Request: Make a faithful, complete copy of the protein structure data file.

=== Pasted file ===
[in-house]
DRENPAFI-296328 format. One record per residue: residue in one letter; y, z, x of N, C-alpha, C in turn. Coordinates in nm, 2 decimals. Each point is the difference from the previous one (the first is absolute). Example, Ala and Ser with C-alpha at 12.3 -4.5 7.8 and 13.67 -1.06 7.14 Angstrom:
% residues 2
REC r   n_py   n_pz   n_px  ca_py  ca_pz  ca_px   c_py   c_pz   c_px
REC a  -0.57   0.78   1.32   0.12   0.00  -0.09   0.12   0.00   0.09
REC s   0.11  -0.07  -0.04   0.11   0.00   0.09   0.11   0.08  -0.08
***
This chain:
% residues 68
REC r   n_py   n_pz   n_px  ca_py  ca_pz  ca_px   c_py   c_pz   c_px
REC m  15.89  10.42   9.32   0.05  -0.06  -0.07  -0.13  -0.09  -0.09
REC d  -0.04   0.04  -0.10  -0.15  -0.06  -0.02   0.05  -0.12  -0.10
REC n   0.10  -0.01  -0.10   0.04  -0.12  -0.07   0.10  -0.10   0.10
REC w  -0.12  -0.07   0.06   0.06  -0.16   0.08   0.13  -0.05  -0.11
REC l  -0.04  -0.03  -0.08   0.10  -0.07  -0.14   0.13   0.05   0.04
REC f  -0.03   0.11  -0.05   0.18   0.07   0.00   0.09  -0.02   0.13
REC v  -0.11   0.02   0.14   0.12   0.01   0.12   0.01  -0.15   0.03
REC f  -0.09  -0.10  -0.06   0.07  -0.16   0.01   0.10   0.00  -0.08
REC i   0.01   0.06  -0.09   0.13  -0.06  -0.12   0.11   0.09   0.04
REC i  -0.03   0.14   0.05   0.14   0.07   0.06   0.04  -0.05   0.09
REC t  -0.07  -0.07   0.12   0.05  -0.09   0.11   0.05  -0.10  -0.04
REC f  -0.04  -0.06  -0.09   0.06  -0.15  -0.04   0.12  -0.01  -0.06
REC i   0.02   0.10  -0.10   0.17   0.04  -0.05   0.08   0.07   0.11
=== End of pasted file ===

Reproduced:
[in-house]
DRENPAFI-296328 format. One record per residue: residue in one letter; y, z, x of N, C-alpha, C in turn. Coordinates in nm, 2 decimals. Each point is the difference from the previous one (the first is absolute). Example, Ala and Ser with C-alpha at 12.3 -4.5 7.8 and 13.67 -1.06 7.14 Angstrom:
% residues 2
REC r   n_py   n_pz   n_px  ca_py  ca_pz  ca_px   c_py   c_pz   c_px
REC a  -0.57   0.78   1.32   0.12   0.00  -0.09   0.12   0.00   0.09
REC s   0.11  -0.07  -0.04   0.11   0.00   0.09   0.11   0.08  -0.08
***
This chain:
% residues 68
REC r   n_py   n_pz   n_px  ca_py  ca_pz  ca_px   c_py   c_pz   c_px
REC m  15.89  10.42   9.32   0.05  -0.06  -0.07  -0.13  -0.09  -0.09
REC d  -0.04   0.04  -0.10  -0.15  -0.06  -0.02   0.05  -0.12  -0.10
REC n   0.10  -0.01  -0.10   0.04  -0.12  -0.07   0.10  -0.10   0.10
REC w  -0.12  -0.07   0.06   0.06  -0.16   0.08   0.13  -0.05  -0.11
REC l  -0.04  -0.03  -0.08   0.10  -0.07  -0.14   0.13   0.05   0.04
REC f  -0.03   0.11  -0.05   0.18   0.07   0.00   0.09  -0.02   0.13
REC v  -0.11   0.02   0.14   0.12   0.01   0.12   0.01  -0.15   0.03
REC f  -0.09  -0.10  -0.06   0.07  -0.16   0.01   0.10   0.00  -0.08
REC i   0.01   0.06  -0.09   0.13  -0.06  -0.12   0.11   0.09   0.04
REC i  -0.03   0.14   0.05   0.14   0.07   0.06   0.04  -0.05   0.09
REC t  -0.07  -0.07   0.12   0.05  -0.09   0.11   0.05  -0.10  -0.04
REC f  -0.04  -0.06  -0.09   0.06  -0.15  -0.04   0.12  -0.01  -0.06
REC i   0.02   0.10  -0.10   0.17   0.04  -0.05   0.08   0.07   0.11